Why Bollywood Women Aren’t Trendsetters?
By standard parlance film actors should be handsome, winsome and sex-exuding-some, though it is not always the case because some even very ordinary looking ones have ruled the roost. If Hollywood produced handsome guys so has Hindi cinema, but the only difference is where it comes to women. Some of even the most ordinary looking Hollywood heroines exuded sex, charm, looks, style that was to be universally their own. In comparison, if one looks at Bollywood A-list heroines of 1950s and 60s one cannot point a finger at more than three or four who were either conventionally beautiful or generated oomph: Nargis, Nimmi, Nutan, Nigar Sultana, amongst other, hardly enhanced the flow of adrenalin in the male viewer, but even the ones who did—Naseem Bano, Veena, Nalini Jaywant, Shyama, Suraiya, Bina Roy failed to create a lasting image through style. The way, for instance, Sadhana did through the famous ‘Sadhana cut’ in the late 60s or the 70s.
This is because it is the people from the show-world who create styles and trends that millions emulate for decades to come. In India, it has always been the male stars who have influenced generations of moviegoers even if they cannot be called conventionally handsome, say, for instance, two great phenomena of Hindi cinema: Rajesh Khanna and Amitabh Bachchan. Both had unconventional looks—one finding instant fame without looks, style, height, the other rejection because of some of these very factors. In fact, more than looks it was Bachchan’s height that came in his way to acceptance. But they really worked very hard to create styles that took the viewer’s look away from their faces, both benefitting tremendously from advise from their dress designers. The same continued before and after them all.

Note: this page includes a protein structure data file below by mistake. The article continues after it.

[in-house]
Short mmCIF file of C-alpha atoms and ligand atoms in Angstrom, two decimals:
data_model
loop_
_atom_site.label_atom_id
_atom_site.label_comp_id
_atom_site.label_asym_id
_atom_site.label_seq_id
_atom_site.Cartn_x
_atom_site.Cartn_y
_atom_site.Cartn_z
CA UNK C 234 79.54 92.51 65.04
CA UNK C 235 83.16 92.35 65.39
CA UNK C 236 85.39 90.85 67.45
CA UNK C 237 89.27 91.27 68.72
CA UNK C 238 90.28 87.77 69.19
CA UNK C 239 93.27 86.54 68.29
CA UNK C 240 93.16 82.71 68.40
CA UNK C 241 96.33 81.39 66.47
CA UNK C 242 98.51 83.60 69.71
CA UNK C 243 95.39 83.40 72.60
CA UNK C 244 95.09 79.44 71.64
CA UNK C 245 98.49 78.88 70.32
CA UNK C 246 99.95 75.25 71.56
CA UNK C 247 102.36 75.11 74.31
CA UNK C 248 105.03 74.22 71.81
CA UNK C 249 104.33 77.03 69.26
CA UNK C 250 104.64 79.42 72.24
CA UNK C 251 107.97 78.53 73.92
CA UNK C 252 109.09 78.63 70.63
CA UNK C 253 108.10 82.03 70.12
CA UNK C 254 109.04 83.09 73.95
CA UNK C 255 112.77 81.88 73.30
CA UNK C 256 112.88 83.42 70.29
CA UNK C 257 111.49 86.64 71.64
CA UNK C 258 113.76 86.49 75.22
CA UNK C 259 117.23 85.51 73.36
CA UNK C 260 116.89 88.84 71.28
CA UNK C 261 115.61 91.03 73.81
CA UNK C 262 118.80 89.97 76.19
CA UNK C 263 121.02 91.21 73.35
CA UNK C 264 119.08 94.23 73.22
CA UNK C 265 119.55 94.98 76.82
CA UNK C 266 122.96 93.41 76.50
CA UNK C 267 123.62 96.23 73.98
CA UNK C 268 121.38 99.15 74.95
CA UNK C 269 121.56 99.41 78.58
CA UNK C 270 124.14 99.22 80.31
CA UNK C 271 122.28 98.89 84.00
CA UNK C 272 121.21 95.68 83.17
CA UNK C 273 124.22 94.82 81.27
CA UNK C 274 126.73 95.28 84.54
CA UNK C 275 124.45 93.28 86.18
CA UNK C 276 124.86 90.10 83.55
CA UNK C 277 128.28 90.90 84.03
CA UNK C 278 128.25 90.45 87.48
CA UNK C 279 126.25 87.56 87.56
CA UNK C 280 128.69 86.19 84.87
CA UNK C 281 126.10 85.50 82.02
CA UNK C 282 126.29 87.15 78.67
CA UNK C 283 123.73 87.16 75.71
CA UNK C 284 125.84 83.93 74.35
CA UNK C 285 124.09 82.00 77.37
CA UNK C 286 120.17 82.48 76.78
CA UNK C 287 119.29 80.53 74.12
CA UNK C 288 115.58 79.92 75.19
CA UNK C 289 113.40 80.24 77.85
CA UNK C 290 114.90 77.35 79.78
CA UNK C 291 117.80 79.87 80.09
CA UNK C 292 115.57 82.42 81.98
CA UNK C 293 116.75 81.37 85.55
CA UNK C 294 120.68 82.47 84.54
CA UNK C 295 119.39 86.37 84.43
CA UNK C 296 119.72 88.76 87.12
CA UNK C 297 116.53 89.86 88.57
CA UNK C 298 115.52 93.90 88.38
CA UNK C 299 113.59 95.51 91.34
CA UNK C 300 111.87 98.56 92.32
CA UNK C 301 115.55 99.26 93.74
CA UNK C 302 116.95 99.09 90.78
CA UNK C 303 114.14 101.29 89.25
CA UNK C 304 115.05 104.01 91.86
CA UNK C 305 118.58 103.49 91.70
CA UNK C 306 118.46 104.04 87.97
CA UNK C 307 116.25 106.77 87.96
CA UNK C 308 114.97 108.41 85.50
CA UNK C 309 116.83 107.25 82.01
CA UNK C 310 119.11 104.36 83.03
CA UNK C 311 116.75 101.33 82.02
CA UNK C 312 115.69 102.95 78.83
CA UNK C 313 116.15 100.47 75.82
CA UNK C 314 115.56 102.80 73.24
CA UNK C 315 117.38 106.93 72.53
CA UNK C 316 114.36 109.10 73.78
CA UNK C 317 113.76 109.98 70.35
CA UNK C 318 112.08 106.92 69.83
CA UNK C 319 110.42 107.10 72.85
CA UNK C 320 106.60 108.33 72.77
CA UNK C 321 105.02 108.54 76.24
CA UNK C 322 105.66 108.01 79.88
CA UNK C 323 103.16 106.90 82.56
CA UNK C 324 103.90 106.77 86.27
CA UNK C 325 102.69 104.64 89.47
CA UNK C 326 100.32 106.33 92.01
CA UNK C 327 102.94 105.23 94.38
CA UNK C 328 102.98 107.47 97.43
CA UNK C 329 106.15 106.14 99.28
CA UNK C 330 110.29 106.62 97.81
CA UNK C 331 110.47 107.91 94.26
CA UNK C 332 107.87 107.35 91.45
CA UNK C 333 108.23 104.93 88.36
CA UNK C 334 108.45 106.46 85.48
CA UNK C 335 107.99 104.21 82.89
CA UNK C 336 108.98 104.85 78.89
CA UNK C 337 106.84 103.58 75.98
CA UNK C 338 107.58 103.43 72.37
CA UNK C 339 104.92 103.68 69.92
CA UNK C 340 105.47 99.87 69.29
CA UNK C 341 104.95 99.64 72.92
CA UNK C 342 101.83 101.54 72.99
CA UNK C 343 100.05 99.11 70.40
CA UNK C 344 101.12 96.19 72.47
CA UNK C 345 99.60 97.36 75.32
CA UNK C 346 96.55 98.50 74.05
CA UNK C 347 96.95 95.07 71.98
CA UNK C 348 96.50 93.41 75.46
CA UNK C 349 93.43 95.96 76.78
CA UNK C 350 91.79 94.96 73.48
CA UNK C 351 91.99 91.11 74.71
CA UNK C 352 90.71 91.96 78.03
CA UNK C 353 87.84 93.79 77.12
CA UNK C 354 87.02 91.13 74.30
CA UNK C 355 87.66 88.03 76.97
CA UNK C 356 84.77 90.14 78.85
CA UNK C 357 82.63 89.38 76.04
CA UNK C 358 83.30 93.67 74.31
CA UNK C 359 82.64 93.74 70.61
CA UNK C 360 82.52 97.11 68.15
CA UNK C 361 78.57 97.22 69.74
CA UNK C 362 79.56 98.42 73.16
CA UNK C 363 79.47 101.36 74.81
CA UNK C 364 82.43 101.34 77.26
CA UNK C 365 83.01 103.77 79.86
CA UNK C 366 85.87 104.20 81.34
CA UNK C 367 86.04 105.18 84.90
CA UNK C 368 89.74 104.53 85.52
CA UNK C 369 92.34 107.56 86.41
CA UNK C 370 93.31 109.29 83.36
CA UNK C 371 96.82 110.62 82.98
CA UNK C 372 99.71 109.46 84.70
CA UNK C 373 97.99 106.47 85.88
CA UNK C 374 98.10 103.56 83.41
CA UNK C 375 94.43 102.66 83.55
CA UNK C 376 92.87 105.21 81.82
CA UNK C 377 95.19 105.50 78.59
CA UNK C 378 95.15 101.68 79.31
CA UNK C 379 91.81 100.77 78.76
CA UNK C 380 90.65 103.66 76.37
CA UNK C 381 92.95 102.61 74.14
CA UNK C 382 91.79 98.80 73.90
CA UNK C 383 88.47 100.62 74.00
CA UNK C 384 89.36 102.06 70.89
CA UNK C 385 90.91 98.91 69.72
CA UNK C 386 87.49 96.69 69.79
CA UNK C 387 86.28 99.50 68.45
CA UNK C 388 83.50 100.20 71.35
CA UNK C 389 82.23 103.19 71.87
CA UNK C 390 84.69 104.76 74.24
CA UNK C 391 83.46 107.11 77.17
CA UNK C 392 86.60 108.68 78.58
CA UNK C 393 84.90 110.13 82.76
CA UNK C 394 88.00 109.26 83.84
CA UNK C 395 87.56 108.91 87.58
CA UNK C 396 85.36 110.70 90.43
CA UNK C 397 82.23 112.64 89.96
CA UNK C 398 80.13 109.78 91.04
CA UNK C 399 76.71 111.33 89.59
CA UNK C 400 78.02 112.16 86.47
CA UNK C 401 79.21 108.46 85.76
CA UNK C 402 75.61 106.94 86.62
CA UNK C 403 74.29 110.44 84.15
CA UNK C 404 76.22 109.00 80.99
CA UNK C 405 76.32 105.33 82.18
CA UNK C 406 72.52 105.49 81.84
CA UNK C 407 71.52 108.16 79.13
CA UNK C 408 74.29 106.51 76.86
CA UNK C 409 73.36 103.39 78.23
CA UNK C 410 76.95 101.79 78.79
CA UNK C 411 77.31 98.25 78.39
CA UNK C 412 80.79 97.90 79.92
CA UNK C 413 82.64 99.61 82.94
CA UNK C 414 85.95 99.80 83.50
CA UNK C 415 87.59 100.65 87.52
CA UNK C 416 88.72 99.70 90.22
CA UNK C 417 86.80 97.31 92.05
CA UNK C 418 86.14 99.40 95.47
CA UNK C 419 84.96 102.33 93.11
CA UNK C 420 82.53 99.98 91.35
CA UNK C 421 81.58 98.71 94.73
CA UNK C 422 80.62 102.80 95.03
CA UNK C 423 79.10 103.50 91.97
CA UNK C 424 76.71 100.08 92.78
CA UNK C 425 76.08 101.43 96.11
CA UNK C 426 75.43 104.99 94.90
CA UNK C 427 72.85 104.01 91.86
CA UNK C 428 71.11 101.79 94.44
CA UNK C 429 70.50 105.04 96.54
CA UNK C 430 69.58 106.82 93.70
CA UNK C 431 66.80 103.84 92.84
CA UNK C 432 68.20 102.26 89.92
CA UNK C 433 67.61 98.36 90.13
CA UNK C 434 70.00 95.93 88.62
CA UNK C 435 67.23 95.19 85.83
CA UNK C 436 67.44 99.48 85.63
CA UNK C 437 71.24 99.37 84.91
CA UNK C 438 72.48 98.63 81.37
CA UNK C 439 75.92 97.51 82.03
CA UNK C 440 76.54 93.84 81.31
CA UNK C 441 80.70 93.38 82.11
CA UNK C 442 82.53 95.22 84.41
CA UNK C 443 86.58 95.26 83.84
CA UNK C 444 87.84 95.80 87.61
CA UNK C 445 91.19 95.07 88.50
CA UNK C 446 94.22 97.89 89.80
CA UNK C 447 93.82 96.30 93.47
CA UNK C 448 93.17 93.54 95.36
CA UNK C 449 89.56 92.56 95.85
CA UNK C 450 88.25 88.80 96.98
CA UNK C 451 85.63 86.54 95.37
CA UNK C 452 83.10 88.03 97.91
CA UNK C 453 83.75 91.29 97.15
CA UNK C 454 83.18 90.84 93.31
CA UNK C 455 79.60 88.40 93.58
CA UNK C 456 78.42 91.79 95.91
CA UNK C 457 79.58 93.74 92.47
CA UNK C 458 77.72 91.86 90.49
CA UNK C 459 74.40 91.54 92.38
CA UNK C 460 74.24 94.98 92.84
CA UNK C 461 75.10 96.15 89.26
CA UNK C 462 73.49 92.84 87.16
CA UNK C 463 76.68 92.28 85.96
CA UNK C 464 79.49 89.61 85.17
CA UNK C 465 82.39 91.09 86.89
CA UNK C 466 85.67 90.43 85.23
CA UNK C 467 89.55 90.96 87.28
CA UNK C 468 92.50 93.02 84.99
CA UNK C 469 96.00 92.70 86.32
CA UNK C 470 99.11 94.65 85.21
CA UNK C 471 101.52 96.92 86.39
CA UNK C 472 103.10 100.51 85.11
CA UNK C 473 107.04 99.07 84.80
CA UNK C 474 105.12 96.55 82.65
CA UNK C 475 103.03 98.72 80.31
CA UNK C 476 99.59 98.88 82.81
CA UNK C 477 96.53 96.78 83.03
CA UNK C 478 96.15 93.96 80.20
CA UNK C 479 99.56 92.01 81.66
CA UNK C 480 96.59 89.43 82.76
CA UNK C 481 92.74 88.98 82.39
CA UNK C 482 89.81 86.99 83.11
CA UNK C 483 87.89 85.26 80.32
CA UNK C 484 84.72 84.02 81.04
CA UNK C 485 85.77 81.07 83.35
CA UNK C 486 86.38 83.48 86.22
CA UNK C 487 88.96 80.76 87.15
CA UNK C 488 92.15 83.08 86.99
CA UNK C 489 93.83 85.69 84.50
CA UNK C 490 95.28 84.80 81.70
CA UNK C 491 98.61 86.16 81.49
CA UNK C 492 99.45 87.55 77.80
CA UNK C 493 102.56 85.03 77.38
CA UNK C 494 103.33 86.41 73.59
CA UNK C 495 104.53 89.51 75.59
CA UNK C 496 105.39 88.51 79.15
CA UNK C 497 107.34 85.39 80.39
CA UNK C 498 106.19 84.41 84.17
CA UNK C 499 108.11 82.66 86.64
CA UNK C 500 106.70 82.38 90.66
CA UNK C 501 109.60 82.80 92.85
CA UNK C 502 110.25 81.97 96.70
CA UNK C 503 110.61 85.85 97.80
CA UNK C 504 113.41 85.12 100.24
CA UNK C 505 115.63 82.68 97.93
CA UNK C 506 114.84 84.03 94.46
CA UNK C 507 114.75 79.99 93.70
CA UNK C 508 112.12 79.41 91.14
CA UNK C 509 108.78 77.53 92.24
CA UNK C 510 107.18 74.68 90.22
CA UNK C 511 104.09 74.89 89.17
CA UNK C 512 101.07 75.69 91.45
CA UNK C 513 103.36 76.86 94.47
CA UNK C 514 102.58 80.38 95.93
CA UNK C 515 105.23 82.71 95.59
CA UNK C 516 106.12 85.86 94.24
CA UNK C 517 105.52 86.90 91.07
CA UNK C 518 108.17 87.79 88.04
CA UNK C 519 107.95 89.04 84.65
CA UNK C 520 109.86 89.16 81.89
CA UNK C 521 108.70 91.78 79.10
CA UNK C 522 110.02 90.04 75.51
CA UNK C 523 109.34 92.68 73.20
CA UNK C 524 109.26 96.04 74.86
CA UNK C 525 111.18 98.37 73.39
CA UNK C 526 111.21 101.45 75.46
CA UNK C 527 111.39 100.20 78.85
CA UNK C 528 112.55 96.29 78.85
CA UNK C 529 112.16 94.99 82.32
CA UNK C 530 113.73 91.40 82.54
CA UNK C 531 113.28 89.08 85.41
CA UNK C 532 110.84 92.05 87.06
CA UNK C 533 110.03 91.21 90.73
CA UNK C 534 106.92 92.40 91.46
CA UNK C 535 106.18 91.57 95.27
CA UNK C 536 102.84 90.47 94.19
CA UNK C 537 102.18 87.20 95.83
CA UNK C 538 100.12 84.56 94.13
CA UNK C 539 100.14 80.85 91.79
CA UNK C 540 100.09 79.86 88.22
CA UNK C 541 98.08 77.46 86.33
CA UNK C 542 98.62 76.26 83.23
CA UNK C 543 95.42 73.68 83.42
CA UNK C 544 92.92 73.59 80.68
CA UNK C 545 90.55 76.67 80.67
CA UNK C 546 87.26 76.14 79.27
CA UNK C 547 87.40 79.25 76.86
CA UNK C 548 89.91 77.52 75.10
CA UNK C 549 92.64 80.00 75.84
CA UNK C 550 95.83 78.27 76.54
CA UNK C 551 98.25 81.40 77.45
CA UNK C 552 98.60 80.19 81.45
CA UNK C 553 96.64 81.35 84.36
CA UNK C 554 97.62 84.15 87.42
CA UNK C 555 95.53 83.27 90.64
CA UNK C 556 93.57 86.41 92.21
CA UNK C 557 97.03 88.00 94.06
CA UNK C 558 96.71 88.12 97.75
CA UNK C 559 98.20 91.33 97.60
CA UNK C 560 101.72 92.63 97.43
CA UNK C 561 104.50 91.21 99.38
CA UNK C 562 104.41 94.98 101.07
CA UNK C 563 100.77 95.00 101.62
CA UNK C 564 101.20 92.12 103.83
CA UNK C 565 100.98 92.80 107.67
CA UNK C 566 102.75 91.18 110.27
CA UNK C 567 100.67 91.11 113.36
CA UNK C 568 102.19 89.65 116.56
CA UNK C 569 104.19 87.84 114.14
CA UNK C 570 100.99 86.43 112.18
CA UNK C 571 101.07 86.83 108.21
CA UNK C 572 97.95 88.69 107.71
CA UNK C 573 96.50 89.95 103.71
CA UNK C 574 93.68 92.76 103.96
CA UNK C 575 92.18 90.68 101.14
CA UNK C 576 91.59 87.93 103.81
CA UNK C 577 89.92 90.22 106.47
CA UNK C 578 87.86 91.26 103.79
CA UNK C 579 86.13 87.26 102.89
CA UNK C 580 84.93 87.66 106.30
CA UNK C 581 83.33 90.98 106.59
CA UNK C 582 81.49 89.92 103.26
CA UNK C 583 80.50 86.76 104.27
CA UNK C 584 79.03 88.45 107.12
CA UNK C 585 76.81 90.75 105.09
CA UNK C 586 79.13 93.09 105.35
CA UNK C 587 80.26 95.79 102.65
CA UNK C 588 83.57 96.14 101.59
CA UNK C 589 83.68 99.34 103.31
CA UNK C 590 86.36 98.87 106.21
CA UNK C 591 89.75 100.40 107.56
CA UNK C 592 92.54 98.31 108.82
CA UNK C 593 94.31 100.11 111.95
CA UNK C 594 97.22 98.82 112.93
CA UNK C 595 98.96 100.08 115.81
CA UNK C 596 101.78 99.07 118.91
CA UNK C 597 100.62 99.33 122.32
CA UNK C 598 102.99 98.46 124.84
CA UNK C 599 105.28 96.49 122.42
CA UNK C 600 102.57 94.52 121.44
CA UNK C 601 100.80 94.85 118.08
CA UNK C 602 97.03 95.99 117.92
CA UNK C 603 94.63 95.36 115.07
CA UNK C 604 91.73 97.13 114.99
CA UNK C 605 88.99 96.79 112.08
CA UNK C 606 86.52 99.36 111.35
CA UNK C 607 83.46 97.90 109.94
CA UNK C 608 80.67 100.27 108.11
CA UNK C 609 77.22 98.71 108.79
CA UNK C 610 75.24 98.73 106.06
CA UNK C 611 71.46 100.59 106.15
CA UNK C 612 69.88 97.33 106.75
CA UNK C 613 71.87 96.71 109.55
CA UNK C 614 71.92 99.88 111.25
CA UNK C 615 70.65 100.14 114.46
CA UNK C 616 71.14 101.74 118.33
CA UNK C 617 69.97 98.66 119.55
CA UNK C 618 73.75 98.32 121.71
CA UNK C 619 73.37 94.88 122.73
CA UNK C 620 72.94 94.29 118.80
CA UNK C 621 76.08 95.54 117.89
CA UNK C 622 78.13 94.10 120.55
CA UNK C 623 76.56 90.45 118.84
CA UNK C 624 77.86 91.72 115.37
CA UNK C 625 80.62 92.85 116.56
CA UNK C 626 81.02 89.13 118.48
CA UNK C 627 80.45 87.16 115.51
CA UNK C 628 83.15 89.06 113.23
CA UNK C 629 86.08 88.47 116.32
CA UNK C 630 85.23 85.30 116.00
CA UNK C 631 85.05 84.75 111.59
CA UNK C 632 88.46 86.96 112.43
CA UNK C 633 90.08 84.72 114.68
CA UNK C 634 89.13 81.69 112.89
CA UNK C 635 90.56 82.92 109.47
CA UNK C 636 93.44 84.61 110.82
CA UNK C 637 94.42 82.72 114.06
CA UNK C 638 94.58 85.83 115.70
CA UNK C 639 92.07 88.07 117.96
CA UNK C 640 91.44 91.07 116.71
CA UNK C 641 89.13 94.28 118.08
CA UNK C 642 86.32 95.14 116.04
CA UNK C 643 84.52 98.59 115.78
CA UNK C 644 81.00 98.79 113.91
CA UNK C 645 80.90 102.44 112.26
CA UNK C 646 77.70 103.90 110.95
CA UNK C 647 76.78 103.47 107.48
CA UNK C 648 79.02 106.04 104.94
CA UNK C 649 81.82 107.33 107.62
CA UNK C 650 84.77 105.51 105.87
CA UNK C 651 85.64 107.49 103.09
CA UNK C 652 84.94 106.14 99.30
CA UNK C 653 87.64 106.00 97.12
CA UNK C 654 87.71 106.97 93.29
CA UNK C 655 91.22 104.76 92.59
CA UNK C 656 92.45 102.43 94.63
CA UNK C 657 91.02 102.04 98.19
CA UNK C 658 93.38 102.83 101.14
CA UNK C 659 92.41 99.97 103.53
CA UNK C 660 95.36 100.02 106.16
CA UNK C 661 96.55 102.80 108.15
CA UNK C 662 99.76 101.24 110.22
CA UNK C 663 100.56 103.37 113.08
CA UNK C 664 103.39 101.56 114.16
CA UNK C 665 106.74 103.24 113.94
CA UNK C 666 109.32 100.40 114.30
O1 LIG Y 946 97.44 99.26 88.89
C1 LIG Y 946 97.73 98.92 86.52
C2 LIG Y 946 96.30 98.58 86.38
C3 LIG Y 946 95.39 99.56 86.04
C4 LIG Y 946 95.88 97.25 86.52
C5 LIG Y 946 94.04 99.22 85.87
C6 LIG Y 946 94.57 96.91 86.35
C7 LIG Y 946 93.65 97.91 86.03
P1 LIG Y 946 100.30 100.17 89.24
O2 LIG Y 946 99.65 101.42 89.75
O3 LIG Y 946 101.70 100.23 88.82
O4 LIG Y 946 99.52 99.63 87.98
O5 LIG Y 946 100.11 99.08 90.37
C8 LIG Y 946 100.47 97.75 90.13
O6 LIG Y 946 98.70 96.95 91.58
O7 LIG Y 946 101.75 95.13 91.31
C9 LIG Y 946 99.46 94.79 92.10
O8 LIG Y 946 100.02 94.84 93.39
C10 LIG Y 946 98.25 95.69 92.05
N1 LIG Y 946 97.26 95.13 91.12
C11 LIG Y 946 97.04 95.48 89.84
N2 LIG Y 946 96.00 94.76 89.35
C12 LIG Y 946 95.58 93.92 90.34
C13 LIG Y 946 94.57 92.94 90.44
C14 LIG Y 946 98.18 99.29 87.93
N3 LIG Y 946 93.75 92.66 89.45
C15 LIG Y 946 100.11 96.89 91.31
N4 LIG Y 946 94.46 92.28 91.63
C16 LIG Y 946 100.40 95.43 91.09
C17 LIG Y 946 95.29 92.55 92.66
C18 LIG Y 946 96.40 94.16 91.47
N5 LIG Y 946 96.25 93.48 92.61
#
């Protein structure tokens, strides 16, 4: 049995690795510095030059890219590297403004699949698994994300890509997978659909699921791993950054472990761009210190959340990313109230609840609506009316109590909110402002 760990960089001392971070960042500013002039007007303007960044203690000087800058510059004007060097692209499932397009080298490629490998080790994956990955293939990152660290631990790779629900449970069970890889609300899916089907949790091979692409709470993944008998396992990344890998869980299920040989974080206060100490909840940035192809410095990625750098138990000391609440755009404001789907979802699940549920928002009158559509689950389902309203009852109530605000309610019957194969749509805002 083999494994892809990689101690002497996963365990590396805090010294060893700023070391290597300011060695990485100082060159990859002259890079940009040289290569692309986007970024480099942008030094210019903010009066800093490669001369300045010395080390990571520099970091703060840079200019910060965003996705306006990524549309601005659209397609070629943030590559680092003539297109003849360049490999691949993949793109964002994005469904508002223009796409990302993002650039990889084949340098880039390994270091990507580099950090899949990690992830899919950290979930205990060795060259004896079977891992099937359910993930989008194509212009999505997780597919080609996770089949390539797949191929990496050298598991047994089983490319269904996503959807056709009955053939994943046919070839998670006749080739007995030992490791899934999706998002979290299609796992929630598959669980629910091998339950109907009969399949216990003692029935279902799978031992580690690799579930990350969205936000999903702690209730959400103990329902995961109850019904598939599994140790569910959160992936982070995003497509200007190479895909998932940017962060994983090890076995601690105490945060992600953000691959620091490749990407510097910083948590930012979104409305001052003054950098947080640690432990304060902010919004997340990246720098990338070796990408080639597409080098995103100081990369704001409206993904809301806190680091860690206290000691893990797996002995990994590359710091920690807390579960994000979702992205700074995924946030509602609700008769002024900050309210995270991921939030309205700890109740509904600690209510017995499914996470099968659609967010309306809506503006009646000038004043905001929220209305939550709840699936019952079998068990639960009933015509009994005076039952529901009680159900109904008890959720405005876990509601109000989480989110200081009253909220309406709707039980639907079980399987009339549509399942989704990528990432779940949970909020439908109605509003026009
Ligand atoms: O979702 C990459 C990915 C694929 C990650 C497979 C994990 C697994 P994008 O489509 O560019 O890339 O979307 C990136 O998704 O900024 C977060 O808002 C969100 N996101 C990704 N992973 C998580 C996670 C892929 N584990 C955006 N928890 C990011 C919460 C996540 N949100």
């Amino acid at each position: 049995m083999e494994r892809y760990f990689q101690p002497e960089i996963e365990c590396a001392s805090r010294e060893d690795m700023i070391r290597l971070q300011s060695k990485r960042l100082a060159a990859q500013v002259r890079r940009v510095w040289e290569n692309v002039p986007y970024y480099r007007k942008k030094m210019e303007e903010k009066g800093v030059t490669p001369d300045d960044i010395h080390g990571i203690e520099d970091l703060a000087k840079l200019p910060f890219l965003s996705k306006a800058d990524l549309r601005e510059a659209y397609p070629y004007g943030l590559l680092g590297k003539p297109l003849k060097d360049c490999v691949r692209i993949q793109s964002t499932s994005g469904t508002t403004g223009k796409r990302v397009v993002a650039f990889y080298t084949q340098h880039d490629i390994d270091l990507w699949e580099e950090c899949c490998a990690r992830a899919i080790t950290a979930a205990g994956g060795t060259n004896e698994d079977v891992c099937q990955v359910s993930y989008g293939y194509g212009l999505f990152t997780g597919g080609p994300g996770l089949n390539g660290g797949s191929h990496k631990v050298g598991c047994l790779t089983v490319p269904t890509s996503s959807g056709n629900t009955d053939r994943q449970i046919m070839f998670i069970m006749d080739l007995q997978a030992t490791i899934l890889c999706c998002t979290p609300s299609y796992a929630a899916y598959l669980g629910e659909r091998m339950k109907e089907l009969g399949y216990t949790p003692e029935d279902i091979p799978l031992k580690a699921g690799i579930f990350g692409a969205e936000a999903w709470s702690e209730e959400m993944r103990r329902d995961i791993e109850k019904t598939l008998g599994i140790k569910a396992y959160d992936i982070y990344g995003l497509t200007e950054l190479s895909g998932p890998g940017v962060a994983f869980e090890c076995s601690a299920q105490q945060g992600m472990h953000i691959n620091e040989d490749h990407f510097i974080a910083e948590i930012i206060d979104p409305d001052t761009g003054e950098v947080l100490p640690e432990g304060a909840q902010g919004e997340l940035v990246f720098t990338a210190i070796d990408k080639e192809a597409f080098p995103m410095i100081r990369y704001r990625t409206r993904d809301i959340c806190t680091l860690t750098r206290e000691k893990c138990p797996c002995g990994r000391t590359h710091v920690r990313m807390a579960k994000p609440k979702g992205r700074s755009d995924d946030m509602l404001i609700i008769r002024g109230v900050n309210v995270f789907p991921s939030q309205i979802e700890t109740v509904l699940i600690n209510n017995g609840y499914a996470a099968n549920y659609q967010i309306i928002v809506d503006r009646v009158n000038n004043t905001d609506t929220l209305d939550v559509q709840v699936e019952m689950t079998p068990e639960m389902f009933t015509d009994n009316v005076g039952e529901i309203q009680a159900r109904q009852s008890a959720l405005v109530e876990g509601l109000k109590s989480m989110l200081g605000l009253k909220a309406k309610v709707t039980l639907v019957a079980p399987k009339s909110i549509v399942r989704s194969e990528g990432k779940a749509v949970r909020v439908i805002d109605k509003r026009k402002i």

After the Meena Kumaris, Waheeda Rehmans and Mala Sinhas ran through their glamour-less innings, the beautiful and sexy Sadhana had broad-faced, Asha Parekh as her bête noire, but the later found more opportunities coming her way. The former’s thyroid problem that almost damaged the right side of her face helped, in the absence of any plausible competition (Rajshree just disappeared without a trace) Rakhee was short and plumpish while tall and elegant Saira Bano’s squeaky voice proved to be a handicap. But despite Sadhana’s unparallel example, none of her competitors tried to or succeeded in becoming a style icon—whether in terms of dressing, walk, talk, looks, or sheer exclusivity the way, for instance, Kimi Katkar came to be so long as she lasted, outwitting Zeenat Amans, Parveen Babis in almost every department. The only other conventionally beautiful women to have had a sustained box-office innings have been Hema Malini, Jaya Prada, and Farha—and in that order—though some would also wish to include Poonam Dhillon. Unfortunately, none of them made any conscious attempt to become a style icon in the absence of acting talent, except, to some extent, Jaya Prada. In contemporary times, apart from Madhuri Dixit, it was Aishwarya Rai, Sushmita Sen, Kareena Kapoor who can lay claims to working on their good looks, though sadly Sen squandered her sensuality for reasons best known to her.